|Longitudinal split in Sonny's deep digital flexor tendon (looks like a cracked egg)|
|Effusion (swelling) in the deep digital flexor tendon sheath|
|Fetlock swelling, note the loss of the 'hour-glass' shape compared to the left fetlock|
In the meantime I had to figure out how to manage stall-rest, twice daily bute, and cold-hosing. The barn that I was boarding at could not accommodate more intensive care (only basic outdoor board available and do-it-yourself extras). I could not drive 1 hr round trip twice daily to provide the care Sonny needed plus trying to work and live (and deal with stress/anxiety). Our local equine vet referred me to a nearby barn that would be glad to provide full lay-up care. Sonny was moved that morning to Maple Crescent Farm, www.maplecrescentfarm.com Boris had a stall ready and then set-up an outdoor 'horspital' pen so Sonny be on stall rest and still be outside and see the other horses rather than cooped up inside 24-7. He cold-hosed the leg every morning and I did the evening session after work. He tried different bute flavors to find the type Sonny preferred (strawberry liquid), he knew how much hay he ate, how much (clean!) water he drank, and that Sonny enjoys drinking out of the hose too! He was more than happy to feed my pre-made baggies so Sonny received the amount and type of feed/vitamins/minerals that I prefer - no issue with having to feed the barn feed, etc. My stress level decreased 200% knowing that Sonny was being taken care of like I would take care of him at home. I didn't even realize how much subconscious stress I had been having about his care -- now I could just focus on his injury!
I was again amazed at the friendliness and openness of horse-people and Canadians when setting up the ultrasound. Dr. Bruce Watt (http://uxbridgeequine.com), a board certified equine surgeon, was recommended for the exam and he practiced about 1 1/2 hours away, but farm call only. He would make trips out (for a mileage fee) but I wanted to get Sonny in ASAP. I had met wonderful Parelli instructors while re-homing Rogan, that lived in the Uxbridge area of Dr. Watt's practice. While their facility did not have the setup needed, they put me in contact with a local friend. This complete and wonderful stranger, opened up her barn for Sonny, even waking up early for our 7:30 am arrival. She had the perfect setup, a quite and relaxed barn, with doors that shut (for the darkness needed for ultrasound) and electricty.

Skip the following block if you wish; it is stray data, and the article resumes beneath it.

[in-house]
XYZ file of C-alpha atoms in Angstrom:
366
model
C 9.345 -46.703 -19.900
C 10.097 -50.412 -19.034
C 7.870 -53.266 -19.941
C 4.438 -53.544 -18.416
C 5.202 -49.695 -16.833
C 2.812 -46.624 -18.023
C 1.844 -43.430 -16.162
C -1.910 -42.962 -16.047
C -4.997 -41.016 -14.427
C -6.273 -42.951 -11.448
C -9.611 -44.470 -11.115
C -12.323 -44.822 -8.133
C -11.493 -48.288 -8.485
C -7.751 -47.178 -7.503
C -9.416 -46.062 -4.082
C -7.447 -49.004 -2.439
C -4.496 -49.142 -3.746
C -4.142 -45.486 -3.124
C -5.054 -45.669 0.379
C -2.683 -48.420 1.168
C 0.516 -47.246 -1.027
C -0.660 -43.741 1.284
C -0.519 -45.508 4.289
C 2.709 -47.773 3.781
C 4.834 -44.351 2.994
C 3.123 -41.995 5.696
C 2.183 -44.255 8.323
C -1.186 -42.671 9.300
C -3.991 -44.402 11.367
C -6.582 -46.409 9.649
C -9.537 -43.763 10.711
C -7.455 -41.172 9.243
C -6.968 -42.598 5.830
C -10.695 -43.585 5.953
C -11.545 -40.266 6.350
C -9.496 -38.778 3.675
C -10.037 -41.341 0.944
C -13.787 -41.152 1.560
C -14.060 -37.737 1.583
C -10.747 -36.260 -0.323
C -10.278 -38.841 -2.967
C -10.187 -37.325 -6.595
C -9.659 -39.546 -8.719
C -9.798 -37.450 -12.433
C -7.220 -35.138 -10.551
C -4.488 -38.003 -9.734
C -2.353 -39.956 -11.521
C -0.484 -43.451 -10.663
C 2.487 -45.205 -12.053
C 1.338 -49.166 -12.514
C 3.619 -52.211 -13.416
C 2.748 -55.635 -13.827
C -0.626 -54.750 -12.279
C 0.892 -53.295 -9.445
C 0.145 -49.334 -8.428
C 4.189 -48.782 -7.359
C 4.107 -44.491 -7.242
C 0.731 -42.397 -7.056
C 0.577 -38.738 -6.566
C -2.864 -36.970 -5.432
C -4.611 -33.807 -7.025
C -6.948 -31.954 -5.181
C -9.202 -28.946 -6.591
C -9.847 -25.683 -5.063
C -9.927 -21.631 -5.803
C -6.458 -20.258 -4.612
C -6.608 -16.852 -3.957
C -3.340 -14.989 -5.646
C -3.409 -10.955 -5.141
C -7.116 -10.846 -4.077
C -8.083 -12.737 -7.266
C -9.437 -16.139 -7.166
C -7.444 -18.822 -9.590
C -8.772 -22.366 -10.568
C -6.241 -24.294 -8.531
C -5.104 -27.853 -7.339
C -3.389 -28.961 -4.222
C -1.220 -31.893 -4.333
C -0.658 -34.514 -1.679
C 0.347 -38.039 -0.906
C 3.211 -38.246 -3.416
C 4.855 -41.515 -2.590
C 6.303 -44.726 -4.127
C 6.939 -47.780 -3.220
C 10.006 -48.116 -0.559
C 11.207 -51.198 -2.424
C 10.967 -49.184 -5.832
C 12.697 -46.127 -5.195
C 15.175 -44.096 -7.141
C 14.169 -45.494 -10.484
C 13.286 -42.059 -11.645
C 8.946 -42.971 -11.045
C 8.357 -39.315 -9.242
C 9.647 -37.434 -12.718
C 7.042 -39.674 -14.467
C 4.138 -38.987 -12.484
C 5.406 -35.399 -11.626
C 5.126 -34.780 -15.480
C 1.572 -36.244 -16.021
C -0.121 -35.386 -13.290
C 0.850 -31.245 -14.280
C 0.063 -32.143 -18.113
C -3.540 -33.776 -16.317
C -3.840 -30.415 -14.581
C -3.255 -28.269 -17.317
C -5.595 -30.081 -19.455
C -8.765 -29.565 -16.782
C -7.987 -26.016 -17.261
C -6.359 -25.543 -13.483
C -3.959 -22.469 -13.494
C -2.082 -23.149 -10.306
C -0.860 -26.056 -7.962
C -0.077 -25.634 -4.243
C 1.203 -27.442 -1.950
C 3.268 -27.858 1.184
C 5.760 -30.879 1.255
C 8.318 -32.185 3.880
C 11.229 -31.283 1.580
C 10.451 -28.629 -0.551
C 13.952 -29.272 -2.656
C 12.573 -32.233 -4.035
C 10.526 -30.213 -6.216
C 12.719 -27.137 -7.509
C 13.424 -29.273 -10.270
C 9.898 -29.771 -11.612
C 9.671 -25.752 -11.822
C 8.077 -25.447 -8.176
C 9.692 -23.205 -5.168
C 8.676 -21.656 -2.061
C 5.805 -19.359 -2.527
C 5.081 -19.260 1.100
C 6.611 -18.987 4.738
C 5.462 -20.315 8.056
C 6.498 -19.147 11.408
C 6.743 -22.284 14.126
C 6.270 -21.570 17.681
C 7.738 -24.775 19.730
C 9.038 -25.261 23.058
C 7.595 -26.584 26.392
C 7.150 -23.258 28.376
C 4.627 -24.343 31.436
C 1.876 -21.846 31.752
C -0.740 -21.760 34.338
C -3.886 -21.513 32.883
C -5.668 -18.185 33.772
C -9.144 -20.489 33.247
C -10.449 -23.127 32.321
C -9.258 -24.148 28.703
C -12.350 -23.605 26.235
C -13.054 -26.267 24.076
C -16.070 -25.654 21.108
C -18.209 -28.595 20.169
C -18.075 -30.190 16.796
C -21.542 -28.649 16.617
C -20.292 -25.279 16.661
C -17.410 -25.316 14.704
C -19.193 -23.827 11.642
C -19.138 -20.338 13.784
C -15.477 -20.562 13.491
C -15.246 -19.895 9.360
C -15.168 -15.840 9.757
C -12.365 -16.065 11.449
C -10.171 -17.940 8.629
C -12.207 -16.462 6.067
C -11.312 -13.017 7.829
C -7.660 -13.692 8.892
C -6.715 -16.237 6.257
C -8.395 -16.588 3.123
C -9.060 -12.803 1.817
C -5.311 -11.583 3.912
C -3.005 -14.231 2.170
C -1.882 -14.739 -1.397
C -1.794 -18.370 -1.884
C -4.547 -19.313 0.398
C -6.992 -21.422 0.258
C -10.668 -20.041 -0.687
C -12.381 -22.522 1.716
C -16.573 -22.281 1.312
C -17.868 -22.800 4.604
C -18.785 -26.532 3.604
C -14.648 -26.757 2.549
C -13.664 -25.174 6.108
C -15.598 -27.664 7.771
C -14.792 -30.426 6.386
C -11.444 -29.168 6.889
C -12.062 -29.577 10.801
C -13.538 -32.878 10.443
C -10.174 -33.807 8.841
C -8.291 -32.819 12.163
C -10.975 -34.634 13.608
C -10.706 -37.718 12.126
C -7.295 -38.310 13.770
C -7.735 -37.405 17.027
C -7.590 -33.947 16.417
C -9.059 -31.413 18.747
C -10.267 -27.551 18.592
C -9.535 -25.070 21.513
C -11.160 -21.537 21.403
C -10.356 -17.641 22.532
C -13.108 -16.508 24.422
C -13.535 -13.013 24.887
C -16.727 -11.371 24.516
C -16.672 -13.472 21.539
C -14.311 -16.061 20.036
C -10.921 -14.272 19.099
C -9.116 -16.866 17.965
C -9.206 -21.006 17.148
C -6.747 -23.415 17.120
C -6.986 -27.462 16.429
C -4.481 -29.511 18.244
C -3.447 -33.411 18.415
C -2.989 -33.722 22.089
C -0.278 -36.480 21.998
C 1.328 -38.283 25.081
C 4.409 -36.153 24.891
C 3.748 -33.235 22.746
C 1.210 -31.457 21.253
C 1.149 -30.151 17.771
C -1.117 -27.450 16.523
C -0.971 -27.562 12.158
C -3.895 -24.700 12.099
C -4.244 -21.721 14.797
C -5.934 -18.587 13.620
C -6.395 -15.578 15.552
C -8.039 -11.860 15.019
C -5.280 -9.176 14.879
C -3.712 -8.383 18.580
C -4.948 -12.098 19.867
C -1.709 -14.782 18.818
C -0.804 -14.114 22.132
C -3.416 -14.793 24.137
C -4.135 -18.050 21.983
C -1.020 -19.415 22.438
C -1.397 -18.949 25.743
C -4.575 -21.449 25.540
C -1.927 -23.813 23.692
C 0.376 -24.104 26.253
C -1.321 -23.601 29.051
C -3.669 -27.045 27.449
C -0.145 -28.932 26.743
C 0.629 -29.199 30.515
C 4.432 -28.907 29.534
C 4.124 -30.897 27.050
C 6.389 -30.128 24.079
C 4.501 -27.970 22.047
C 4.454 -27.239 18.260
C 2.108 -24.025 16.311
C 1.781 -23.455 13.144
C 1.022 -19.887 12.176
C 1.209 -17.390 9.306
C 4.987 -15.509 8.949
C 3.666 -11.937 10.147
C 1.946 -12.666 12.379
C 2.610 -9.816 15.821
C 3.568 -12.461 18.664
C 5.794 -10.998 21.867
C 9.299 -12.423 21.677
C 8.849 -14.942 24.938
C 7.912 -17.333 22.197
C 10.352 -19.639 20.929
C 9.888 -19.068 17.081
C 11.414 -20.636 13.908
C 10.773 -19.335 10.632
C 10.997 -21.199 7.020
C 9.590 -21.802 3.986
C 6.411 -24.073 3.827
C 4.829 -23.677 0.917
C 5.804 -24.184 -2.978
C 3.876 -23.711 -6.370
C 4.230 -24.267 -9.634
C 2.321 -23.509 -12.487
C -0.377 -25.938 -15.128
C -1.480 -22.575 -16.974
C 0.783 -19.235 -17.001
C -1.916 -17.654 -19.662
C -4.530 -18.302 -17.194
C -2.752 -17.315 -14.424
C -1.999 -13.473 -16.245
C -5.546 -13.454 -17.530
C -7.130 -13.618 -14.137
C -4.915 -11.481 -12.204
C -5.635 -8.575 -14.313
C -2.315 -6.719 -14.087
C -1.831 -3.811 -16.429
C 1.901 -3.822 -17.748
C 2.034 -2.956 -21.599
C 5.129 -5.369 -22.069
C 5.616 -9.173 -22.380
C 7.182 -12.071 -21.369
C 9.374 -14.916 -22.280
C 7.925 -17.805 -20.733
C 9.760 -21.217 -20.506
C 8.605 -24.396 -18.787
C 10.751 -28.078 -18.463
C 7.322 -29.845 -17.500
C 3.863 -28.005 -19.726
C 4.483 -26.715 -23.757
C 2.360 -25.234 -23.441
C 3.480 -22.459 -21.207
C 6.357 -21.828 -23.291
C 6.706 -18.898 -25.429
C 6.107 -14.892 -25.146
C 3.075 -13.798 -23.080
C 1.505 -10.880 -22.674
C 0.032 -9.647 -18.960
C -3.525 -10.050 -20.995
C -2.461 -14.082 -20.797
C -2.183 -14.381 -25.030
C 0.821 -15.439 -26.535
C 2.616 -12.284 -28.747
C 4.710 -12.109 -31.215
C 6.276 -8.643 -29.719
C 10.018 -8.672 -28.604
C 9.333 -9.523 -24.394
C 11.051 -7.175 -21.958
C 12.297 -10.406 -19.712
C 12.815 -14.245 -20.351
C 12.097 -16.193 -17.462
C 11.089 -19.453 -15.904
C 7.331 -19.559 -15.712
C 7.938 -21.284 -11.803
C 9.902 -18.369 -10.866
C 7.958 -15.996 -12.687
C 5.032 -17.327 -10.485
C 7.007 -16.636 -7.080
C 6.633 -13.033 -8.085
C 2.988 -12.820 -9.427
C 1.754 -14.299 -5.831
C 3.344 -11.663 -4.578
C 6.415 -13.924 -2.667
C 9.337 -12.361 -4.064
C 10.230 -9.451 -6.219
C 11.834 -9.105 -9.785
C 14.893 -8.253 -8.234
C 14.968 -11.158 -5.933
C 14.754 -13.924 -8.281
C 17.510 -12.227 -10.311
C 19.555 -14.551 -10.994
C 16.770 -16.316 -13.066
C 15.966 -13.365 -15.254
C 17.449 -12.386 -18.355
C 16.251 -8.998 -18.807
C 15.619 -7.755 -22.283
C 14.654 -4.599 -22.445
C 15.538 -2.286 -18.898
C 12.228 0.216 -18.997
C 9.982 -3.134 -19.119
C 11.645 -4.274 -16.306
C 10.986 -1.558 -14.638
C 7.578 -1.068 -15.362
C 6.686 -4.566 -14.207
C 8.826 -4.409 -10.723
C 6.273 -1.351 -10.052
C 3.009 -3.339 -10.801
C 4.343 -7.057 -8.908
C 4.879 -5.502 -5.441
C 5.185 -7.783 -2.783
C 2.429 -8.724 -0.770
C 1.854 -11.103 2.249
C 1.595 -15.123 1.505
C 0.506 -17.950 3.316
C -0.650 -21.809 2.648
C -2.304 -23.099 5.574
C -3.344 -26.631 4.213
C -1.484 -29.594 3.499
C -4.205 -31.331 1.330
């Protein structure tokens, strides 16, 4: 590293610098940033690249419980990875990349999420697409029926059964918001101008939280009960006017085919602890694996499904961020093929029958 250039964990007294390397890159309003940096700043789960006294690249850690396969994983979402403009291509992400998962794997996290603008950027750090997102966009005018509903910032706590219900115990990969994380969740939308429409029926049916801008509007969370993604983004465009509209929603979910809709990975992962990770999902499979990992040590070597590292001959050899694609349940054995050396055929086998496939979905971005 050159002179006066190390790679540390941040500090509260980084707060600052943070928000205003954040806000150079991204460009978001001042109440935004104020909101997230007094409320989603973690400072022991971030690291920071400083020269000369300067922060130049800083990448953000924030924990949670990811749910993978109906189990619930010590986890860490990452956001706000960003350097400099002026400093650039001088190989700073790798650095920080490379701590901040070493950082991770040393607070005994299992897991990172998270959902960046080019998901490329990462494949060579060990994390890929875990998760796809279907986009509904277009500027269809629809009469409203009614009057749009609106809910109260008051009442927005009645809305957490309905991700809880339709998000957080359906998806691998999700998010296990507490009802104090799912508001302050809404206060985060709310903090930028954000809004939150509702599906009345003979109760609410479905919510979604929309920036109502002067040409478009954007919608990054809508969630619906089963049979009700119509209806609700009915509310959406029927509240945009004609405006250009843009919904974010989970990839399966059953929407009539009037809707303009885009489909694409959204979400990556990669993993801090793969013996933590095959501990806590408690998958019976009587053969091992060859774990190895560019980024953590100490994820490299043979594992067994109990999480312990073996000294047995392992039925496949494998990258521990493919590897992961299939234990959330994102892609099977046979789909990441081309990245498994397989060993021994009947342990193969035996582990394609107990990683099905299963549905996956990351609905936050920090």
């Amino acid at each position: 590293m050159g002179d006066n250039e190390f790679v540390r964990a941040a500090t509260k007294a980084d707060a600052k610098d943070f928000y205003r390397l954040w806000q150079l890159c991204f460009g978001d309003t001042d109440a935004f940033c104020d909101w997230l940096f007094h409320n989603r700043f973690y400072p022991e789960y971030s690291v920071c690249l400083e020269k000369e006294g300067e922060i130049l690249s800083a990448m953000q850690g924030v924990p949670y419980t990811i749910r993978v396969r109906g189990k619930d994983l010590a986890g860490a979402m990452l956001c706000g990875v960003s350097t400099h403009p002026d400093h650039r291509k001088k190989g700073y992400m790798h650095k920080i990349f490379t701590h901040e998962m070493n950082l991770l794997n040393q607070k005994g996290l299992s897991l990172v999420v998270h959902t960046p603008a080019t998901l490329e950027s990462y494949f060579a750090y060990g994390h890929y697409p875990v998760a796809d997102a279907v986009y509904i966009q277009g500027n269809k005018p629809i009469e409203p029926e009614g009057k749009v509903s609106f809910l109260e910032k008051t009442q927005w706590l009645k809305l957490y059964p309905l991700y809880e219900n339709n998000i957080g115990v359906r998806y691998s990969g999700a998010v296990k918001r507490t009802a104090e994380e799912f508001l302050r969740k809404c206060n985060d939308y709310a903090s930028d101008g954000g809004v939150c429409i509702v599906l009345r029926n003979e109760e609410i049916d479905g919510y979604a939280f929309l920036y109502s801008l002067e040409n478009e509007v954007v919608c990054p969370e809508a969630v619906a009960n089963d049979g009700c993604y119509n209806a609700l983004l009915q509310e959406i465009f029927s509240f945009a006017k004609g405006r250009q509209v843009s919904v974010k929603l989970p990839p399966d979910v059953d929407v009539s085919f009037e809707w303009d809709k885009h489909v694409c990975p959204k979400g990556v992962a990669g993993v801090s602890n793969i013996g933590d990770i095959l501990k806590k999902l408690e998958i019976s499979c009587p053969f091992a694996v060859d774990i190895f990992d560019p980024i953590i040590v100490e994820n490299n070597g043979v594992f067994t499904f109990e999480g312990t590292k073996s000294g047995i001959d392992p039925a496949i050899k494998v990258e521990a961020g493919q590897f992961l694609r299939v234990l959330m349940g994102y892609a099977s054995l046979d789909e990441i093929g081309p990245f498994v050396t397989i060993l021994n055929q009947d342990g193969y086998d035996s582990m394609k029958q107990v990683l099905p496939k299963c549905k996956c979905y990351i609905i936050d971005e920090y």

First, we did a lameness exam. One week after the injury, with bute and stall-rest, Sonny was already much better. He was sound at the trot in a straight line and left circles, but was slightly off on the RF on tight right hand circles, and a little worse on pavement versus the arena footing. Flexion didn't make much difference, maybe a little ouchy on both front but nothing significant. Then we moved inside for the ultrasound. Again let me say how much I love Sonny and how much he impresses me! He stood inside, in a strange place, by himself (no other horses), in the darkness, with machines, cold ultrasound goop, cords and strangers touching him without flinching. He relaxed, cocked a hip, and rested for the whole exam.
|NOT Sonny!!! Example of a typical 'core-lesion' tendon injury|
The good news was there was not a core lesion or an increase in size in any of his tendons. Typical tendon tears have a big black hole on the ultrasound and the injured tendon is swollen and bigger than on the other leg. These take 8-12 months to rehabilitate and the tendon will never been as strong as pre-injury. Sonny, of course, had an unusual and uncommon finding. He had a longitudinal or saggital split only visible in 1 view just at the fetlock, above the sesamoid bones. It didn't extend up and down the tendon, and while small and difficult to spot, was consistently visible on the injured leg and not on his healthy left front leg. What does this mean?? Well, we really don't know..
|Sonny's injury again, for comparison|
Ultrasound video showing the split - looks like a cracked egg
What we do know is it is a relatively small injury that is already responding to standard treatment. The plan is to continue small paddock rest (poor Sonny) so he doesn't have a momentary good gallop and re-injure or completely tear it. We have to strengthen it slowly prior to releasing him from horsey-jail, so it can support his kicks and giggles or mare-stealing activities. We are walking for 30 minutes under saddle several times/week for the month of June, slowly increasing about 5 minutes every week. Then in July we re-evaluate for any lameness and if all looks good will start adding 5 minutes of gait/trot per week. He also gets as much hand-grazing and love as I can give him. The walking is enjoyable for both of us and gives me time to re-visit basics (such as whoa, LOL) and play with fun ground work and obstacles. We are both enjoying Sonny's new home, the other boarders are very relaxed and friendly, we seem to have a lot in common with a focus on improving horsemanship, clicker training, well-fitting saddles, and hitting the trails. It is still on the 11,000 acre forest, so I can hit the trails straight from the barn. It is also about 5 minutes closer to home (20 min versus 25 minutes, which makes a bigger difference than one would think) and has farm fresh eggs for sale! So while we may be out of the endurance game this season, we are enjoying life!
|Happy Sonny enjoying the grass!|